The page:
A.C. ripple which appears between the tip and ring terminals 64 and 65 can be cancelled by the application of the -24 volt supply through capacitor 87 in series with resistor 88 to the noninverting input of differential amplifier 16, which blocks the -24 volt D.C. but applies the A.C. ripple to the differential amplifier. The values of capacitor 87 and resistor 88 should be adjusted so that there is unity gain to the tip lead, or more precisely so that the applied A.C. ripple cancels whatever ripple appears between the tip and ring leads.

In a simplified line circuit in which no conferencing function is required, the output of differential amplifier 10 can be connected directly through capacitor 14 to the input of differential amplifier 17. However, to facilitate remote muting of the outgoing signal, a pair of resistors 89 and 90 are connected in series with the output circuit of differential amplifier 10. The junction of resistors 89 and 90 is connected to the collector of a transistor 91 which has its emitter connected to the +5 volt supply. A lead from a muting logic circuit, not part of this invention, is connected to the base of transistor 91.

Upon the muting logic circuit applying a low level signal to the base of transistor 91, the +5 volt supply is connected through the emitter-collector circuit of transistor 91 to the junction of resistors 89 and 90. This effectively shunts the output of differential amplifier 10 to the supply, cutting off the transmission of signal to the input of differential amplifier 17.

In addition, an indication of an off-hook condition on the tip and ring leads can be obtained by connecting one input of an operational amplifier 92 to the output of differential amplifier 10. The other input is connected to a voltage divider comprising resistors 93 and 94 connected between the -24 volt power supply lead and ground. With a change in the D.C. voltage across the tip and ring leads, the output voltage level of differential amplifier 10 changes, causing operational amplifier 92 to conduct once the threshold set by the voltage divider has been exceeded. The output lead FHK of operational amplifier 92 provides an output signal which is indicative of the on or off-hook condition of the tip and ring leads.

While we have shown and described an embodiment in accordance with the present invention, it is understood that the same is not limited thereto but is susceptible of numerous changes and modifications as known to a person skilled in the art, and we therefore do not wish to be limited to the details shown and described herein but intend to cover all such changes and modifications as are obvious to one of ordinary skill in the art.

Patent Citations
Cited PatentFiling datePublication dateApplicantTitle
US4178485 *May 17, 1978Dec 11, 1979Mitel Corporation of KanataTransformerless telephone line circuit
Referenced by
Citing PatentFiling datePublication dateApplicantTitle
US4323734 *May 15, 1980Apr 6, 1982Crest Industries, Inc.Interface circuit for telephone line to equipment signal coupling
US4540854 *Jul 28, 1983Sep 10, 1985Mitel CorporationSubscriber line interface circuit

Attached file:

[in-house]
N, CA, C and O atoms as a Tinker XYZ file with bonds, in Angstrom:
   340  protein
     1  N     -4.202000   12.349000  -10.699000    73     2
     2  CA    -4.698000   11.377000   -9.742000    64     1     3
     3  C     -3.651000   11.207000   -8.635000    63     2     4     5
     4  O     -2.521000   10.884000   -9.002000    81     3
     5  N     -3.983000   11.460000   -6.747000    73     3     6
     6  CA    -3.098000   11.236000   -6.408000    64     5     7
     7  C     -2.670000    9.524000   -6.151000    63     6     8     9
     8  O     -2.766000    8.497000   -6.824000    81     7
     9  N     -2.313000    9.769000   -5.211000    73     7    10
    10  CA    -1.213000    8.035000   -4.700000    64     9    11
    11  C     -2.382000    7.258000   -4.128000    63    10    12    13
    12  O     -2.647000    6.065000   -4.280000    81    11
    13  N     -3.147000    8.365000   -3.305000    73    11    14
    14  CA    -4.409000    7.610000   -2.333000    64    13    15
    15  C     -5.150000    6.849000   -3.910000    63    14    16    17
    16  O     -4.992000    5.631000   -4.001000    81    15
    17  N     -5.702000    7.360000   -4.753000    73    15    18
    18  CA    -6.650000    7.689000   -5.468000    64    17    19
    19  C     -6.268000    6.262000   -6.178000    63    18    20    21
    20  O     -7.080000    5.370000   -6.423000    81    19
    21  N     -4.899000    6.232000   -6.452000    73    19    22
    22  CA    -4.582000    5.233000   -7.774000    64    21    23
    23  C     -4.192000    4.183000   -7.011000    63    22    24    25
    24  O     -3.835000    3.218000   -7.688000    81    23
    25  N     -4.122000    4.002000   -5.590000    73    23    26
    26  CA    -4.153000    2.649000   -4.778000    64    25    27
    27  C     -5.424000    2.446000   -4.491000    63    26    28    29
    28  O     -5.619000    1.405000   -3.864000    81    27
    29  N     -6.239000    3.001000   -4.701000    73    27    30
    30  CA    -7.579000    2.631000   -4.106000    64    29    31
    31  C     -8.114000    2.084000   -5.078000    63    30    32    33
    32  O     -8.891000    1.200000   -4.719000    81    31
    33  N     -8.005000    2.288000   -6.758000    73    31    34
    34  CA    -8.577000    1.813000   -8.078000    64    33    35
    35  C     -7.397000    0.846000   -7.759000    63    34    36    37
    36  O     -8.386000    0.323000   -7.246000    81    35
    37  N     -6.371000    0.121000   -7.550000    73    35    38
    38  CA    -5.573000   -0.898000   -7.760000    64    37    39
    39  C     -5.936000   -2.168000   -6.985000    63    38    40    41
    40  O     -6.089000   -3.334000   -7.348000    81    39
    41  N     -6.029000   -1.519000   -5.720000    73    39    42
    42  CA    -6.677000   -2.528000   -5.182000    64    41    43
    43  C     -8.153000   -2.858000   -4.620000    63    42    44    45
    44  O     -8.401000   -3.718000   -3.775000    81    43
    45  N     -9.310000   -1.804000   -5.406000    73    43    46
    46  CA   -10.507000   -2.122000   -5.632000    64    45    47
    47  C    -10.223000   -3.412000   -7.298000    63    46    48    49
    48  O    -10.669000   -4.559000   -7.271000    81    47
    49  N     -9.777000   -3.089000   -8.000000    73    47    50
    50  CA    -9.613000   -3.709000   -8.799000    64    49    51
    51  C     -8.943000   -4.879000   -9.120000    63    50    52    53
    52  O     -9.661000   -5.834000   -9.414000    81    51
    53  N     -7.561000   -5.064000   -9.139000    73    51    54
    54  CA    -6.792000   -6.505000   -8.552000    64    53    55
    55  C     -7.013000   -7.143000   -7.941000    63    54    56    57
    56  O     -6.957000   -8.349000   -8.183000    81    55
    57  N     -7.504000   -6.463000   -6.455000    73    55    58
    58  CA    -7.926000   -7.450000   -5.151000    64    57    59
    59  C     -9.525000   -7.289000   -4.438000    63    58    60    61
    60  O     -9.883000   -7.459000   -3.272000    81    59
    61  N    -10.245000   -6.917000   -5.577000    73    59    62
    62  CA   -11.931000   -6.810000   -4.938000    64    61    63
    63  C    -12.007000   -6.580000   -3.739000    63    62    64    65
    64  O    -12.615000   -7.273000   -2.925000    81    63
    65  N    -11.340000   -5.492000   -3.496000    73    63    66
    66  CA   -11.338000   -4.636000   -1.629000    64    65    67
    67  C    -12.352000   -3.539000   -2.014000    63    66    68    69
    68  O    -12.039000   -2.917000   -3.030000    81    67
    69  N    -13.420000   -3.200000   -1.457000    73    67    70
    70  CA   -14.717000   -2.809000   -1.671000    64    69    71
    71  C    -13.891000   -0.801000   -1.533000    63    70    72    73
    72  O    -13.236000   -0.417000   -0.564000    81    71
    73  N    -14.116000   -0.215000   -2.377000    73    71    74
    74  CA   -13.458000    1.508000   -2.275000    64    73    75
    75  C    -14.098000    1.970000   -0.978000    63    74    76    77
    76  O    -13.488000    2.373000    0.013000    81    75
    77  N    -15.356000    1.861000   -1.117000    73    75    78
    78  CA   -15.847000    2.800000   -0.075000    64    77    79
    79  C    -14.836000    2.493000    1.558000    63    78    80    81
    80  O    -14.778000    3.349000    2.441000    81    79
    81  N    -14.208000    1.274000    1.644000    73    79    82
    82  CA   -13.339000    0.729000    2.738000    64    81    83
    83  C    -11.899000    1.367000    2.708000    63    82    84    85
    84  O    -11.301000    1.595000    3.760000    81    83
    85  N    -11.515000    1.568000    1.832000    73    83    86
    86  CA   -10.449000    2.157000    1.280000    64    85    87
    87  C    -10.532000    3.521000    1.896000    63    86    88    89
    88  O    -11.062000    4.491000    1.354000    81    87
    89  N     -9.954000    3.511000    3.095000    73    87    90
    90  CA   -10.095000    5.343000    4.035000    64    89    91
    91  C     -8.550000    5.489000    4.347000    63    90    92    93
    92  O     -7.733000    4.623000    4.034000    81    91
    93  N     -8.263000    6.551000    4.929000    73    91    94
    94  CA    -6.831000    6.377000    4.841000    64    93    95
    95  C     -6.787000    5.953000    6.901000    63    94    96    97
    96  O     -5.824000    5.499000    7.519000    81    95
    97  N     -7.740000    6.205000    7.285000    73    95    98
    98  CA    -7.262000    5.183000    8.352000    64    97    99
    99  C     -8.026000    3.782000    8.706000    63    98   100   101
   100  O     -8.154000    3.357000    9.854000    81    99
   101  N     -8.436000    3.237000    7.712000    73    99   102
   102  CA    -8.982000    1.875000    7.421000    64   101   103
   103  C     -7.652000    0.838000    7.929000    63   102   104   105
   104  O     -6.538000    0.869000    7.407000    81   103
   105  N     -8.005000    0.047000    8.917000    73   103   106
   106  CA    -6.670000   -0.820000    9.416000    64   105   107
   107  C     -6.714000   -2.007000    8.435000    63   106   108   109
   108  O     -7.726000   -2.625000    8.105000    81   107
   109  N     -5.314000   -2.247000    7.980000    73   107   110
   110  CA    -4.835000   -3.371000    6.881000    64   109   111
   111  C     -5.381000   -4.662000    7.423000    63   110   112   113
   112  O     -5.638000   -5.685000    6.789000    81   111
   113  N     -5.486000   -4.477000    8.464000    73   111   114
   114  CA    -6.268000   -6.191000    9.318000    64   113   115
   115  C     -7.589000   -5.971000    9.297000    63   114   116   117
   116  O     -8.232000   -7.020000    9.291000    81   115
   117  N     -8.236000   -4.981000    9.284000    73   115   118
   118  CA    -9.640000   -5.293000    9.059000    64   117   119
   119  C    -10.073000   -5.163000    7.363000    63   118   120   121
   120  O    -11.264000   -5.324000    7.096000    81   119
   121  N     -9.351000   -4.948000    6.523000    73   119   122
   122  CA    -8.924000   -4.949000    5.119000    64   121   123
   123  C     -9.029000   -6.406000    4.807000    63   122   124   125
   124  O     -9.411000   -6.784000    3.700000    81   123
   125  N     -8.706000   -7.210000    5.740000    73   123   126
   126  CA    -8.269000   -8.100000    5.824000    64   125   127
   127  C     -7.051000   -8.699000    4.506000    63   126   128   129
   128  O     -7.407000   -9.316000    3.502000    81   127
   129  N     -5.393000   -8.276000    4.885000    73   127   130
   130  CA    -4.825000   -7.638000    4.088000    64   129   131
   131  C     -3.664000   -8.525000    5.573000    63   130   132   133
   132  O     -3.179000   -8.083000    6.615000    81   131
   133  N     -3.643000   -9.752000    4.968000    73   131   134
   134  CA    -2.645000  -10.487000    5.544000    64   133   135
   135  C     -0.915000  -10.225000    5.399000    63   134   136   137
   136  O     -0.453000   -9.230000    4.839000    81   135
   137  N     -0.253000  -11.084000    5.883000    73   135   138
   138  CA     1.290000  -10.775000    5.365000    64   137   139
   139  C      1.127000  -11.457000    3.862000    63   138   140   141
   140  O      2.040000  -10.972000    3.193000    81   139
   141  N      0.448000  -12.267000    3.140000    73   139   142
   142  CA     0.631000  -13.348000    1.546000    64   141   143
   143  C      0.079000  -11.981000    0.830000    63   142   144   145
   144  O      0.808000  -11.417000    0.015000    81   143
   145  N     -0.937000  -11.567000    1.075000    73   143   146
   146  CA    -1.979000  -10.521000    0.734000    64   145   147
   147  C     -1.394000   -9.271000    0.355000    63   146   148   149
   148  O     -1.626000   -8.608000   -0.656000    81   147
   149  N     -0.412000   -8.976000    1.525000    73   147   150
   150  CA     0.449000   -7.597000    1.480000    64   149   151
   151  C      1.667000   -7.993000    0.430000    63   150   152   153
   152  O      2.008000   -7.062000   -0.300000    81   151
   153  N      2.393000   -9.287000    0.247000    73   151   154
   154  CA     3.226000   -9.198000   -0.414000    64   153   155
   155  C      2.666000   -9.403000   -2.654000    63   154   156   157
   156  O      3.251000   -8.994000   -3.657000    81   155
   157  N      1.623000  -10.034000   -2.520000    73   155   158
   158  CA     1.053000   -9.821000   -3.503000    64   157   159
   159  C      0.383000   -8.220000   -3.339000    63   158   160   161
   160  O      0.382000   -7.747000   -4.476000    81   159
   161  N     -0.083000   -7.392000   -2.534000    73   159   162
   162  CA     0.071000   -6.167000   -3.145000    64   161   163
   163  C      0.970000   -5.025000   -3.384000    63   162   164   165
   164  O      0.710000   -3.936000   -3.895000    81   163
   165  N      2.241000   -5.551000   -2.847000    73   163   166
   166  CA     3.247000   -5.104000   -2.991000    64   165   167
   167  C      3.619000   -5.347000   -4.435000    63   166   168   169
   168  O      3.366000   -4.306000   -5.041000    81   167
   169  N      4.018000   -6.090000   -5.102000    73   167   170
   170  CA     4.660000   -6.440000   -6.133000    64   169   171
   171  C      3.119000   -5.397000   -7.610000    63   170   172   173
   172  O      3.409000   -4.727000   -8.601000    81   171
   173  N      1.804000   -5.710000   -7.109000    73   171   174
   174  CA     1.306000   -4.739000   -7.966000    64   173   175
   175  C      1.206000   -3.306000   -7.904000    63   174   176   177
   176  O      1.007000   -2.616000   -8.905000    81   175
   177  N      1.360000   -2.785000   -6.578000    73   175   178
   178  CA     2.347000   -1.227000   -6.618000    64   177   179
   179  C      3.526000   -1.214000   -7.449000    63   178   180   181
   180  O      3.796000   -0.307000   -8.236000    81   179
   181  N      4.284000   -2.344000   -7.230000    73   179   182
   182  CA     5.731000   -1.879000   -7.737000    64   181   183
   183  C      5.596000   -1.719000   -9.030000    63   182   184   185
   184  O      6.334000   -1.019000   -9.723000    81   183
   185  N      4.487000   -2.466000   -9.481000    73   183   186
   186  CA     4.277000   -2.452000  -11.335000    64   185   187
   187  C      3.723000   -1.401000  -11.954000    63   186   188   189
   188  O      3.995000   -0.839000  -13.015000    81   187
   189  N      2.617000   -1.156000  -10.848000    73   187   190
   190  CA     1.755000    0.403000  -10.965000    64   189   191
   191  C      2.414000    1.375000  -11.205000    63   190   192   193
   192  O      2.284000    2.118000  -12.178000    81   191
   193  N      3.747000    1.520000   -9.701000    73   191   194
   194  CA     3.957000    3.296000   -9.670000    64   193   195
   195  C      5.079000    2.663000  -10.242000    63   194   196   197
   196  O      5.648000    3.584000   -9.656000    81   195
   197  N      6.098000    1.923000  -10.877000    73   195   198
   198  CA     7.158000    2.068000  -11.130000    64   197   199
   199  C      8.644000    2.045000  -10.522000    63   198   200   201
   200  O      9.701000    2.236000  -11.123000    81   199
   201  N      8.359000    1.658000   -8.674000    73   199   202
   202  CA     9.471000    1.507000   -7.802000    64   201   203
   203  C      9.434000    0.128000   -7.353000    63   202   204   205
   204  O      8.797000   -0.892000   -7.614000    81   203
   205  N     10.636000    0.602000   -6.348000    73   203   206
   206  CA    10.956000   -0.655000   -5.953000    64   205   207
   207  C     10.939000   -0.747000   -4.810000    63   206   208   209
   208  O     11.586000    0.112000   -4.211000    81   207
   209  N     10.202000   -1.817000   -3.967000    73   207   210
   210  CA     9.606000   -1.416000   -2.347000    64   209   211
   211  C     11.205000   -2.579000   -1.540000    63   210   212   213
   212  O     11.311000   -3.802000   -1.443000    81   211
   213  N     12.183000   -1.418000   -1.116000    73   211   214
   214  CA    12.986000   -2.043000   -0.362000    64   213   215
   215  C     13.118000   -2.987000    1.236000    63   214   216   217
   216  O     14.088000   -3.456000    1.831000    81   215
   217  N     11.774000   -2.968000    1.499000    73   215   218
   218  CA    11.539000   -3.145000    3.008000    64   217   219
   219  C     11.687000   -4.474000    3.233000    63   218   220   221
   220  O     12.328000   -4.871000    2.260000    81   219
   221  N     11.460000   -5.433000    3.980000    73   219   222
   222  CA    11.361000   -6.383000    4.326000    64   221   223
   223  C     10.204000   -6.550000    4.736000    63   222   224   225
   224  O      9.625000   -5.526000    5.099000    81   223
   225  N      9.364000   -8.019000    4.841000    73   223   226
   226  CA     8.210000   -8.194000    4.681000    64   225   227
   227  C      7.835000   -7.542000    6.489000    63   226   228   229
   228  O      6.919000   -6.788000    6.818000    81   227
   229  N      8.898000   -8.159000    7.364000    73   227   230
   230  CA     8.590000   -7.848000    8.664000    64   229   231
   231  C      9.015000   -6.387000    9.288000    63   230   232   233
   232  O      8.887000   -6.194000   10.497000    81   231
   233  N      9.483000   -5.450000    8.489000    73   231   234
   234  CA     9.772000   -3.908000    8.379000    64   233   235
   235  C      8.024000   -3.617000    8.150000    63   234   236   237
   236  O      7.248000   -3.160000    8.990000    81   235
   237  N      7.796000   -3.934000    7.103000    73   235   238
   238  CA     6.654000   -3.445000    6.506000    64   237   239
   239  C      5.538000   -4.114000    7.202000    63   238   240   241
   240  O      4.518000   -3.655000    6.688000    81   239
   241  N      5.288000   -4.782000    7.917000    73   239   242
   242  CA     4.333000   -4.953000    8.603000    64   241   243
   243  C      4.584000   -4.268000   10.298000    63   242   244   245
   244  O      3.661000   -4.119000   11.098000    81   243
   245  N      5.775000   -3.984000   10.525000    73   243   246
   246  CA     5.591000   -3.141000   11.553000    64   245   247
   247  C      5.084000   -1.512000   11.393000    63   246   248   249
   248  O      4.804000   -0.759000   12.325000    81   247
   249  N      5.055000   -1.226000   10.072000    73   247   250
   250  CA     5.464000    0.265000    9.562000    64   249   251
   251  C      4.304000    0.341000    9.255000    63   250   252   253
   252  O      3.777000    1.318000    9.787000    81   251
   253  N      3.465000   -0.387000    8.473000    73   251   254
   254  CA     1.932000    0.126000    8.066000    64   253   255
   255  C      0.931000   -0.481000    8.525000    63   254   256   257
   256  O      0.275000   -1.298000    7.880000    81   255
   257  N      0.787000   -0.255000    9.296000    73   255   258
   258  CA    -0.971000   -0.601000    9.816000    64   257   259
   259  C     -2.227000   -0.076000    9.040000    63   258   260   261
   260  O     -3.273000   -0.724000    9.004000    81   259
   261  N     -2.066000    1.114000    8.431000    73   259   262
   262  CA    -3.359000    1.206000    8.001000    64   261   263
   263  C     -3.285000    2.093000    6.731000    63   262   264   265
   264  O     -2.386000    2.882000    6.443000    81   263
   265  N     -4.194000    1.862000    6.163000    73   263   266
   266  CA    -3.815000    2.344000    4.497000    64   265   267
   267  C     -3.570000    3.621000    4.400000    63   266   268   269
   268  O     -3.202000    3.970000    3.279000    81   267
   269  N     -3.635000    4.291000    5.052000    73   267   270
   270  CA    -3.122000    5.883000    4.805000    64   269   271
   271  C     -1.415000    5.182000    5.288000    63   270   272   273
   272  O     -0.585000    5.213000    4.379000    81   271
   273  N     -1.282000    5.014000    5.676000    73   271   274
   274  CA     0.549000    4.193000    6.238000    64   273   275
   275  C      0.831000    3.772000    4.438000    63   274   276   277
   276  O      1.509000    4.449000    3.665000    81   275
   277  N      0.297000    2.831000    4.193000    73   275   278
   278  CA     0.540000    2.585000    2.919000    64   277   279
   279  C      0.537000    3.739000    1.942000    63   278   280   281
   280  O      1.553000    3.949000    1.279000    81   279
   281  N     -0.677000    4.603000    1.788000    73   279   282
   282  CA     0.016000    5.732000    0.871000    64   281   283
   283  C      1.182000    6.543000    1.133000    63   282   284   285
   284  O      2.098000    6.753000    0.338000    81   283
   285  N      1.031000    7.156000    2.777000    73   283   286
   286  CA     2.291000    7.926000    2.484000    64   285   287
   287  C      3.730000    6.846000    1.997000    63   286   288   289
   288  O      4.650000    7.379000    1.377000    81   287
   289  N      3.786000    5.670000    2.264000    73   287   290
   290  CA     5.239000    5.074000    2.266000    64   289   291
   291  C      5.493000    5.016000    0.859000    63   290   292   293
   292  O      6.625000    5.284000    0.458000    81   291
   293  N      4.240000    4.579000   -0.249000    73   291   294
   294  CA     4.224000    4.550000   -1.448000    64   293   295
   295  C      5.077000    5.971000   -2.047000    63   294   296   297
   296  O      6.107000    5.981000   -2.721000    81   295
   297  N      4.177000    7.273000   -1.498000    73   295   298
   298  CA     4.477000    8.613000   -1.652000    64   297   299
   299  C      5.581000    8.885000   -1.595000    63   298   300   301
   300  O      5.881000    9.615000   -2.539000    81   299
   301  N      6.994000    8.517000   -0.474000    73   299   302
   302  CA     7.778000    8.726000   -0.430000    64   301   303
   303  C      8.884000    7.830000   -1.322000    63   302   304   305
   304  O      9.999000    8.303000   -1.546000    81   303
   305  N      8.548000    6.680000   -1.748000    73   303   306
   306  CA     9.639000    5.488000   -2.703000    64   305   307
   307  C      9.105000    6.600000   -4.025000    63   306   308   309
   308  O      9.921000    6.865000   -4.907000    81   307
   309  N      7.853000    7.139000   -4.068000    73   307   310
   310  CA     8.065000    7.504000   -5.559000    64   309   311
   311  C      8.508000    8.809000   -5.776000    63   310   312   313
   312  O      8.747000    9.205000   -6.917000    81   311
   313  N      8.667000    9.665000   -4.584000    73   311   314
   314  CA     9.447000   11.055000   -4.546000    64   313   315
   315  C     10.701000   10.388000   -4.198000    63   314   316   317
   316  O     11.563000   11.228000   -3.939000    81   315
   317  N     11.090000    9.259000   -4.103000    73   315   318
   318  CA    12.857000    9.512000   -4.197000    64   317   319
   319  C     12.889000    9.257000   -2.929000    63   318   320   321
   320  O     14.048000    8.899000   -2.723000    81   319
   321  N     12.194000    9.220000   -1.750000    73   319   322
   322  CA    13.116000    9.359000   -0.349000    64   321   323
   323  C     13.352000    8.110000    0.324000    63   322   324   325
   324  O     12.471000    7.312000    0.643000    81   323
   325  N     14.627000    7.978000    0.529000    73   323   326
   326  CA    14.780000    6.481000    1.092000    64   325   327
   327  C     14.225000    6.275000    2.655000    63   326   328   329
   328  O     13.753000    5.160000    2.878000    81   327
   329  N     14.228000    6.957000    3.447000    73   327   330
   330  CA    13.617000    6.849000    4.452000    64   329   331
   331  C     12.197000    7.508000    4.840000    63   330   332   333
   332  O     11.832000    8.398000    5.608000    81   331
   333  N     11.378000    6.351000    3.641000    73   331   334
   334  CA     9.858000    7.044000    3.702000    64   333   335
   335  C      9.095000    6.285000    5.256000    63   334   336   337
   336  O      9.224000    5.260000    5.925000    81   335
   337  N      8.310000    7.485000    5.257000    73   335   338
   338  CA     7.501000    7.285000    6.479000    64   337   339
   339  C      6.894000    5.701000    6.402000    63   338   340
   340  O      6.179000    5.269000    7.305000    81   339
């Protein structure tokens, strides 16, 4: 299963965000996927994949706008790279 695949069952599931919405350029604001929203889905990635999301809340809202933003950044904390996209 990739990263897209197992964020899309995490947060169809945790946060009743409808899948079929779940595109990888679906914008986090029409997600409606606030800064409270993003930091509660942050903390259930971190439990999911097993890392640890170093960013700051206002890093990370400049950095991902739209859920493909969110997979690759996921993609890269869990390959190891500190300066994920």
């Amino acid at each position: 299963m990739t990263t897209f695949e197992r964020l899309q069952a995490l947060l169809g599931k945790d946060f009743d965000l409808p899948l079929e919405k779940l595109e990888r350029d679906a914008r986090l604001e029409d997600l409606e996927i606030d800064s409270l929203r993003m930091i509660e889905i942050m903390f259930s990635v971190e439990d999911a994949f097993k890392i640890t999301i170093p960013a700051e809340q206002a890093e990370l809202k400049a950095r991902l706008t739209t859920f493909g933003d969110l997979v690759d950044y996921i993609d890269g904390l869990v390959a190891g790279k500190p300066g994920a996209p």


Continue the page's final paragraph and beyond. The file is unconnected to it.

US4567328 *May 23, 1984Jan 28, 1986Burroughs Corp.Energy detection circuit for a facsimile system controller
US4571460 *Mar 12, 1984Feb 18, 1986Northern Telecom LimitedActive impedance line feed circuit with improved ground fault protection
US4674117 *Aug 29, 1985Jun 16, 1987Gte Communication Systems CorporationSubscriber line circuit having an improved offhook supervision circuit
US4682356 *Jul 2, 1984Jul 21, 1987Siemens CorporationApparatus for transmitting and/or receiving balanced signals on a two-wire telecommunication line
US4866768 *Jan 14, 1987Sep 12, 1989Siemens Corporate Research & Support, Inc.Station line interface circuit for a telecommunication network
US6819761Sep 16, 1999Nov 16, 2004Silicon Laboratories, Inc.Programmable constant current “off hook” circuit
Classifications
U.S. Classification379/382, 379/395
International ClassificationH04Q3/00, H04B1/58, H04M3/00, H04M3/40
Cooperative ClassificationH04B1/58, H04M3/40, H04B3/03, H04M3/005, H04Q3/00
European ClassificationH04Q3/00, H04M3/40, H04B1/58, H04M3/00L
Legal Events
DateCodeEventDescription
Mar 31, 1998ASAssignment
Owner name: CANADIAN IMPERIAL BANK OF COMMERCE, AS SECURED PAR
Free format text: GRANT OF PATENT SECURITY INTEREST;ASSIGNOR:MITEL CORPORATION, A CORP. OF CANADA;REEL/FRAME:009114/0489
Effective date: 19980212
Mar 7, 2001ASAssignment
Owner name: MITEL SEMICONDUCTOR AMERICAS, INC., A DELAWARE COR
Free format text: RELEASE BY SECURED PARTY;ASSIGNOR:CANADIAN IMPERIAL BANK OF COMMERCE;REEL/FRAME:011590/0406
Effective date: 20010216
Owner name: MITEL CORPORATION, CANADA
Free format text: RELEASE BY SECURED PARTY;ASSIGNOR:CANADIAN IMPERIAL BANK OF COMMERCE;REEL/FRAME:011590/0406
Effective date: 20010216
Owner name: MITEL, INC., A DELAWARE CORPORATION, CANADA
Free format text: RELEASE BY SECURED PARTY;ASSIGNOR:CANADIAN IMPERIAL BANK OF COMMERCE;REEL/FRAME:011590/0406
Effective date: 20010216
Owner name: MITEL SEMICONDUCTOR, INC., A DELAWARE CORPORATION,
Free format text: RELEASE BY SECURED PARTY;ASSIGNOR:CANADIAN IMPERIAL BANK OF COMMERCE;REEL/FRAME:011590/0406
Effective date: 20010216
Owner name: MITEL SEMICONDUCTOR, LIMITED, CANADA
Free format text: RELEASE BY SECURED PARTY;ASSIGNOR:CANADIAN IMPERIAL BANK OF COMMERCE;REEL/FRAME:011590/0406
Effective date: 20010216
Owner name: MITEL TELCOM LIMITED CORPORATION, CANADA
Free format text: RELEASE BY SECURED PARTY;ASSIGNOR:CANADIAN IMPERIAL BANK OF COMMERCE;REEL/FRAME:011590/0406
Effective date: 20010216